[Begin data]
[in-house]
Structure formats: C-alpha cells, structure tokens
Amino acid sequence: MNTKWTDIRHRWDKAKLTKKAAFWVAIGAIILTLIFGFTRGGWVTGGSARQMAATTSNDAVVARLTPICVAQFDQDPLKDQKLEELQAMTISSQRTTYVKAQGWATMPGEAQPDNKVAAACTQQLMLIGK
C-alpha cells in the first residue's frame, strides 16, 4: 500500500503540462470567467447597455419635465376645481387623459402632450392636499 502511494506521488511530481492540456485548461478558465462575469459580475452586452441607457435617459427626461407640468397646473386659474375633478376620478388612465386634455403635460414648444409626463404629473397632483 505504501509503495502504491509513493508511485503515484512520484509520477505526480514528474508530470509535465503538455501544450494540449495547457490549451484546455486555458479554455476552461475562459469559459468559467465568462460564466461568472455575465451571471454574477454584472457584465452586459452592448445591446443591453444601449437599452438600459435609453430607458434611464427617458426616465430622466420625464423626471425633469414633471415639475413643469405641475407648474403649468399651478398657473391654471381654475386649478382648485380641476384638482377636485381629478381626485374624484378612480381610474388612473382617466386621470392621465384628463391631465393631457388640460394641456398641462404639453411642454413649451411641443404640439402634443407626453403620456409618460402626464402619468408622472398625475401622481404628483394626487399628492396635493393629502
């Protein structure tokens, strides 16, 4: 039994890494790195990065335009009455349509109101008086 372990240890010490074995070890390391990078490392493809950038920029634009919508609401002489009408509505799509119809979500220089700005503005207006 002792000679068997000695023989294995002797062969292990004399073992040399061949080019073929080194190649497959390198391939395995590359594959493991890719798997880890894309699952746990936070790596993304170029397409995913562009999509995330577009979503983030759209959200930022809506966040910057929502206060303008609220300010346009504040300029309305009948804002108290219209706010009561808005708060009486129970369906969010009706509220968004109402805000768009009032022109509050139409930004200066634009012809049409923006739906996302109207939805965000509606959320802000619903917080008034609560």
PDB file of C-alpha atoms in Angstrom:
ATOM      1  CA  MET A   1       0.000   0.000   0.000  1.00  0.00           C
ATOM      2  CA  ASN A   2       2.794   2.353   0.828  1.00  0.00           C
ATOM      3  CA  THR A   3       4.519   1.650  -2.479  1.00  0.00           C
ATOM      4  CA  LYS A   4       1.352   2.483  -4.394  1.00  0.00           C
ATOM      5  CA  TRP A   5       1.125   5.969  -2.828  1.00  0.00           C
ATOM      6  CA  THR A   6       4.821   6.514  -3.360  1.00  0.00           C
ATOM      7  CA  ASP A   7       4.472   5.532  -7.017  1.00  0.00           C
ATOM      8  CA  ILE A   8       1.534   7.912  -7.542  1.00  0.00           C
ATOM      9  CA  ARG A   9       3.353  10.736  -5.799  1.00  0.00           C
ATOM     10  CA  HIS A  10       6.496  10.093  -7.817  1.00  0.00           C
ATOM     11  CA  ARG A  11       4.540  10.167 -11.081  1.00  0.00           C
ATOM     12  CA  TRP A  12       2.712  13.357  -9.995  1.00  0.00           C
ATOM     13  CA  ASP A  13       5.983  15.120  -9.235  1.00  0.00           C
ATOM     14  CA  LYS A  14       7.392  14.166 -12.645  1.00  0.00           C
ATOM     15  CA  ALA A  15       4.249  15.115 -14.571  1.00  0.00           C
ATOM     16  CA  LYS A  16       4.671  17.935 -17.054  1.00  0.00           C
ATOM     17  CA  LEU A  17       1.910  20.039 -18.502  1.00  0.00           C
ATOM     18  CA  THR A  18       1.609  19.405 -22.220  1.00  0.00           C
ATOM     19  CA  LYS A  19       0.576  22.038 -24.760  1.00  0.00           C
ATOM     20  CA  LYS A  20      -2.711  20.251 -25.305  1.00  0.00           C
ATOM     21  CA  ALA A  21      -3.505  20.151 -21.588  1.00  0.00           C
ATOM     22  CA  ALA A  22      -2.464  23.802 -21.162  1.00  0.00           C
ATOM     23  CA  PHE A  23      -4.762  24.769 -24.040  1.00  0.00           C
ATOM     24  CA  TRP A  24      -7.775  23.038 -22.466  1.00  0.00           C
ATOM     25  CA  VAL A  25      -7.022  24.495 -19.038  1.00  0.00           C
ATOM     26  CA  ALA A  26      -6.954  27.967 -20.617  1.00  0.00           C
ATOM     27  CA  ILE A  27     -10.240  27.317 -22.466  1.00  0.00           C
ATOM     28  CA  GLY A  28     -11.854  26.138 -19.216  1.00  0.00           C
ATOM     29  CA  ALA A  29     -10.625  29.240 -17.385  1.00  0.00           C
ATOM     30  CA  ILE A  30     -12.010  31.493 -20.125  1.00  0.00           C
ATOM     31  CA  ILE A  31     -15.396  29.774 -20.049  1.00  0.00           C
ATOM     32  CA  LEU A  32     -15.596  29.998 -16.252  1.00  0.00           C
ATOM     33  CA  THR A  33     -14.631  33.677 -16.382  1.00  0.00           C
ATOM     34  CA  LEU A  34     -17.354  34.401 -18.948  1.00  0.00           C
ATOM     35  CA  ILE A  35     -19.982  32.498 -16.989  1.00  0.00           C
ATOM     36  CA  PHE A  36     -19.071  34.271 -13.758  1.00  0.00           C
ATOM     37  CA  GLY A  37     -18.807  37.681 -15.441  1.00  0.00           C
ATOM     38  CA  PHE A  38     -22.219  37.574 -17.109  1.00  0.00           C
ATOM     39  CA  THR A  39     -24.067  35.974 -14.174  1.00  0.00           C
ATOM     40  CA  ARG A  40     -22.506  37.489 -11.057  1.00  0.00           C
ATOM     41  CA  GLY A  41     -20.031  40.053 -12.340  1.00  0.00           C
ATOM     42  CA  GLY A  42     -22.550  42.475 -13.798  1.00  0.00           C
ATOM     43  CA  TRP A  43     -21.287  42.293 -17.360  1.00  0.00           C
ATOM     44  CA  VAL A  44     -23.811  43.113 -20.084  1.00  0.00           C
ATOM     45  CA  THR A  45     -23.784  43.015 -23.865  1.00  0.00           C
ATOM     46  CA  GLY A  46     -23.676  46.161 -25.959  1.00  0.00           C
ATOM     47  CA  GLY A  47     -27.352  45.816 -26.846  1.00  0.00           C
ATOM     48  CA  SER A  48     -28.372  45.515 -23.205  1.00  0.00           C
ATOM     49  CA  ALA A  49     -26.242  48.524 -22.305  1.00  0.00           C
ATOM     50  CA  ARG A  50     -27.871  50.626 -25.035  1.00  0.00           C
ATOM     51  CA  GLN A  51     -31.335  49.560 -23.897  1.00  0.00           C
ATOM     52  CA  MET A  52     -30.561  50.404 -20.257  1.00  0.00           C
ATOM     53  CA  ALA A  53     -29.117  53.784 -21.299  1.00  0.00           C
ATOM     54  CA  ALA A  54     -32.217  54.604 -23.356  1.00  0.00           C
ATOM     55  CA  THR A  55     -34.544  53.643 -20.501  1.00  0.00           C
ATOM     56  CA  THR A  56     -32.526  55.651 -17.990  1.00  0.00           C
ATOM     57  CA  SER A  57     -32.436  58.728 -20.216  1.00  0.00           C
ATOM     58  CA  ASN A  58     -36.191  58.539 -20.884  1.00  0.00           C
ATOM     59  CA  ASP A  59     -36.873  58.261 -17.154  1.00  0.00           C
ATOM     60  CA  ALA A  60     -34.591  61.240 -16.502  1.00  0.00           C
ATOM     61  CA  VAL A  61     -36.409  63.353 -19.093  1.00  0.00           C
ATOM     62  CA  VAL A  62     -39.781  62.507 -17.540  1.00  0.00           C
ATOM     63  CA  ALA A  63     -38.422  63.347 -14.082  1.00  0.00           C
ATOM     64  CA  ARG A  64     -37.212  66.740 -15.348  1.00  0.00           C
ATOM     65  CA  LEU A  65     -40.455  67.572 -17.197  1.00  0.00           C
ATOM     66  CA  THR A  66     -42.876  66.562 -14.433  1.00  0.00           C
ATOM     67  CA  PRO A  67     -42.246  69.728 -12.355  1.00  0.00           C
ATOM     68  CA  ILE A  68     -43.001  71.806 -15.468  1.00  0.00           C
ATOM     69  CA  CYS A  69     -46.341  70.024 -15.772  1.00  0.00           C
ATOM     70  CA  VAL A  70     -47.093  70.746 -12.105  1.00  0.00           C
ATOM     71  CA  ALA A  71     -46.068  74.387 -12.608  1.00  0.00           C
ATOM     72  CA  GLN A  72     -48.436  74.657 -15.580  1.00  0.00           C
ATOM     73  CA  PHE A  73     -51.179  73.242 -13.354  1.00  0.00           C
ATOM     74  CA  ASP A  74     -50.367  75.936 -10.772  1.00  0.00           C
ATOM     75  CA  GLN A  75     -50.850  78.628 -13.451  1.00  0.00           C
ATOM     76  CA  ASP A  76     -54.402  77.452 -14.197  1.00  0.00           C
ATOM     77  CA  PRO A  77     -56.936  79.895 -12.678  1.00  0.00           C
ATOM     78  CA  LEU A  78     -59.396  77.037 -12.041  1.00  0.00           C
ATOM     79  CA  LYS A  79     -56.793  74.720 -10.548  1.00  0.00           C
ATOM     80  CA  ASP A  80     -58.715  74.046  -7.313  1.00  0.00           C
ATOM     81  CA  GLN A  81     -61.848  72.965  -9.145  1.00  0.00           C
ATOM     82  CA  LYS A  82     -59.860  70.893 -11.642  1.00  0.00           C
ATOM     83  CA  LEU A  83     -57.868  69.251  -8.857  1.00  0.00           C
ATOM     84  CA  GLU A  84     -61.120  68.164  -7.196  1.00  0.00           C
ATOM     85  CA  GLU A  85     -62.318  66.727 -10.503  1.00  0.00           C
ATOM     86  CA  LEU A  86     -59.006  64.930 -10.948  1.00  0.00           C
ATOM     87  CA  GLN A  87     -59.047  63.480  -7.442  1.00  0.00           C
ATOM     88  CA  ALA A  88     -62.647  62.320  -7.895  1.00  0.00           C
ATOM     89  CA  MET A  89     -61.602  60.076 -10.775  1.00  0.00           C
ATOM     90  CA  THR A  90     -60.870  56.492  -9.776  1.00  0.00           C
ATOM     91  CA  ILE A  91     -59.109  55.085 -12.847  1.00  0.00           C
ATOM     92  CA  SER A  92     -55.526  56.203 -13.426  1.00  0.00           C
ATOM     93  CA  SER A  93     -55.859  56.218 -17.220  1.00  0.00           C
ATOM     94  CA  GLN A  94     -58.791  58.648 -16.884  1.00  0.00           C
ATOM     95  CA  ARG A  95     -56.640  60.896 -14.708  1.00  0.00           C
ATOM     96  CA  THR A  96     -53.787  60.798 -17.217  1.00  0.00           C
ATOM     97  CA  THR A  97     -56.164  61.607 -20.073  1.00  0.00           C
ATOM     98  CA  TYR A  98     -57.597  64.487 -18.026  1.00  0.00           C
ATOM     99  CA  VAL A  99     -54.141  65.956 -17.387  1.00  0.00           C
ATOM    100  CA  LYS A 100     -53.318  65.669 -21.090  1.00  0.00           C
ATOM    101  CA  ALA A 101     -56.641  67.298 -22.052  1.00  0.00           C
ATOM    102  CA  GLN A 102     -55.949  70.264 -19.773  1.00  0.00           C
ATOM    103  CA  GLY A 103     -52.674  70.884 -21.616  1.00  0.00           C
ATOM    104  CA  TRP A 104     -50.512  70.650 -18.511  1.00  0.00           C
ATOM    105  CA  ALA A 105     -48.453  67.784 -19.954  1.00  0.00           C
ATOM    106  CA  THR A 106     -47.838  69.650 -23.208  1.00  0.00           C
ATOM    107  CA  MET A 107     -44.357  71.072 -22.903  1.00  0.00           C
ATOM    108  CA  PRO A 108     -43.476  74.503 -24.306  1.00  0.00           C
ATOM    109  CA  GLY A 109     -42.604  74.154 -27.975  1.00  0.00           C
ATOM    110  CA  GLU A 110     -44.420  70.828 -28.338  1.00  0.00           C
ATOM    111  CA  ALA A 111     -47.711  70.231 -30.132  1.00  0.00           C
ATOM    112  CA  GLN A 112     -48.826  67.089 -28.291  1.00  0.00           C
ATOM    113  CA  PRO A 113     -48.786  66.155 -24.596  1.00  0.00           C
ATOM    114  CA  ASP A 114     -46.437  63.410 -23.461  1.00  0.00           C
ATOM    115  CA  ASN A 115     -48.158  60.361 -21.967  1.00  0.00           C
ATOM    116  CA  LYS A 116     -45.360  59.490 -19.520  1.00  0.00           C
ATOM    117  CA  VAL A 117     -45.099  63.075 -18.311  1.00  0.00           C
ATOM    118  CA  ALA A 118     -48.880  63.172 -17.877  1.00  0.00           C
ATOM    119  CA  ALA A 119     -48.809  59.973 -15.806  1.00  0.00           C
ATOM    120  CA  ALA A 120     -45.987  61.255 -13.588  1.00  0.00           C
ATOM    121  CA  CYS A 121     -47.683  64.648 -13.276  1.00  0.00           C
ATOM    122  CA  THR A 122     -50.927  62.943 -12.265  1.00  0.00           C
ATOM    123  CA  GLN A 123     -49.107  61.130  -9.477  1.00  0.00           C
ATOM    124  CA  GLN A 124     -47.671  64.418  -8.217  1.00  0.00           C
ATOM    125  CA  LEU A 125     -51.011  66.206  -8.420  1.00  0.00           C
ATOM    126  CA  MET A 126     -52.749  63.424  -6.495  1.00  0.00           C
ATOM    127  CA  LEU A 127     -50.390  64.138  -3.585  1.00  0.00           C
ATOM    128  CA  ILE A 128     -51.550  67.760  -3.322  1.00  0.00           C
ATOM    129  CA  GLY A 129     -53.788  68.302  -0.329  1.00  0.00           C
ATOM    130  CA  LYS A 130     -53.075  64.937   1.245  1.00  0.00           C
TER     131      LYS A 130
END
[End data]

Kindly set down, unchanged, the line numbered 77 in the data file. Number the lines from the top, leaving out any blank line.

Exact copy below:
ATOM     71  CA  ALA A  71     -46.068  74.387 -12.608  1.00  0.00           C